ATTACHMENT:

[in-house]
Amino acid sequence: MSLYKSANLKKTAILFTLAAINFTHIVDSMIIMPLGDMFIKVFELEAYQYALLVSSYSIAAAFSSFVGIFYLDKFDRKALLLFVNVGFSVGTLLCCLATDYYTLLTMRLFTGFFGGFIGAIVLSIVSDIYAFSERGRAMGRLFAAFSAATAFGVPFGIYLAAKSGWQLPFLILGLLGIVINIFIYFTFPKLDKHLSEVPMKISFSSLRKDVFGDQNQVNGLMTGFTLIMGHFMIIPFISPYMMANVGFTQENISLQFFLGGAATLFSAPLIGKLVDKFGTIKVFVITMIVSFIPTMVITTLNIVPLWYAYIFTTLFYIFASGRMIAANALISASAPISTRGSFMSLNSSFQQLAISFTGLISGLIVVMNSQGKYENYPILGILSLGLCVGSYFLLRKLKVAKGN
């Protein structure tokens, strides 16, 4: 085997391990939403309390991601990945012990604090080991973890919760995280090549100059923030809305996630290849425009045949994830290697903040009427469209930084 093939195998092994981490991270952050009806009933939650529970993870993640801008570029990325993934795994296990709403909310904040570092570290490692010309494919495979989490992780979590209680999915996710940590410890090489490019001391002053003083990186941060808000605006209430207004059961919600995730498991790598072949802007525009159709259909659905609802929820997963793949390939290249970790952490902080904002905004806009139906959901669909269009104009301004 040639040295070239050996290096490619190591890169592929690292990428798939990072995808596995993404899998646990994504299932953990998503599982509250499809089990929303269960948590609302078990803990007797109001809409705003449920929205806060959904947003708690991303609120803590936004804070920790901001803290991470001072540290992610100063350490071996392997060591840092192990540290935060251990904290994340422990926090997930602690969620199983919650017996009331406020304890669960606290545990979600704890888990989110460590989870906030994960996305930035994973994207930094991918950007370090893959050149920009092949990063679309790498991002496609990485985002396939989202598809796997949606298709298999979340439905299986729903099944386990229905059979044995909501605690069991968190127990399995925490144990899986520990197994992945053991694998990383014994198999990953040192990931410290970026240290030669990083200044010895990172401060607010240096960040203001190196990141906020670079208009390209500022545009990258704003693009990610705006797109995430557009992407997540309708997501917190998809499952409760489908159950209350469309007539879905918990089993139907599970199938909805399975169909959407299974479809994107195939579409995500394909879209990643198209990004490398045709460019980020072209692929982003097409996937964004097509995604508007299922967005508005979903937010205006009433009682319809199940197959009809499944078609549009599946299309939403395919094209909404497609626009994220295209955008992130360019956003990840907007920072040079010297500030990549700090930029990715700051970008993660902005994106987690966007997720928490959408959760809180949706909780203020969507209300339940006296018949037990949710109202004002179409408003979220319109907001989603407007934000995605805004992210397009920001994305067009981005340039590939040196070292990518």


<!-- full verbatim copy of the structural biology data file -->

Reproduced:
[in-house]
Amino acid sequence: MSLYKSANLKKTAILFTLAAINFTHIVDSMIIMPLGDMFIKVFELEAYQYALLVSSYSIAAAFSSFVGIFYLDKFDRKALLLFVNVGFSVGTLLCCLATDYYTLLTMRLFTGFFGGFIGAIVLSIVSDIYAFSERGRAMGRLFAAFSAATAFGVPFGIYLAAKSGWQLPFLILGLLGIVINIFIYFTFPKLDKHLSEVPMKISFSSLRKDVFGDQNQVNGLMTGFTLIMGHFMIIPFISPYMMANVGFTQENISLQFFLGGAATLFSAPLIGKLVDKFGTIKVFVITMIVSFIPTMVITTLNIVPLWYAYIFTTLFYIFASGRMIAANALISASAPISTRGSFMSLNSSFQQLAISFTGLISGLIVVMNSQGKYENYPILGILSLGLCVGSYFLLRKLKVAKGN
């Protein structure tokens, strides 16, 4: 085997391990939403309390991601990945012990604090080991973890919760995280090549100059923030809305996630290849425009045949994830290697903040009427469209930084 093939195998092994981490991270952050009806009933939650529970993870993640801008570029990325993934795994296990709403909310904040570092570290490692010309494919495979989490992780979590209680999915996710940590410890090489490019001391002053003083990186941060808000605006209430207004059961919600995730498991790598072949802007525009159709259909659905609802929820997963793949390939290249970790952490902080904002905004806009139906959901669909269009104009301004 040639040295070239050996290096490619190591890169592929690292990428798939990072995808596995993404899998646990994504299932953990998503599982509250499809089990929303269960948590609302078990803990007797109001809409705003449920929205806060959904947003708690991303609120803590936004804070920790901001803290991470001072540290992610100063350490071996392997060591840092192990540290935060251990904290994340422990926090997930602690969620199983919650017996009331406020304890669960606290545990979600704890888990989110460590989870906030994960996305930035994973994207930094991918950007370090893959050149920009092949990063679309790498991002496609990485985002396939989202598809796997949606298709298999979340439905299986729903099944386990229905059979044995909501605690069991968190127990399995925490144990899986520990197994992945053991694998990383014994198999990953040192990931410290970026240290030669990083200044010895990172401060607010240096960040203001190196990141906020670079208009390209500022545009990258704003693009990610705006797109995430557009992407997540309708997501917190998809499952409760489908159950209350469309007539879905918990089993139907599970199938909805399975169909959407299974479809994107195939579409995500394909879209990643198209990004490398045709460019980020072209692929982003097409996937964004097509995604508007299922967005508005979903937010205006009433009682319809199940197959009809499944078609549009599946299309939403395919094209909404497609626009994220295209955008992130360019956003990840907007920072040079010297500030990549700090930029990715700051970008993660902005994106987690966007997720928490959408959760809180949706909780203020969507209300339940006296018949037990949710109202004002179409408003979220319109907001989603407007934000995605805004992210397009920001994305067009981005340039590939040196070292990518």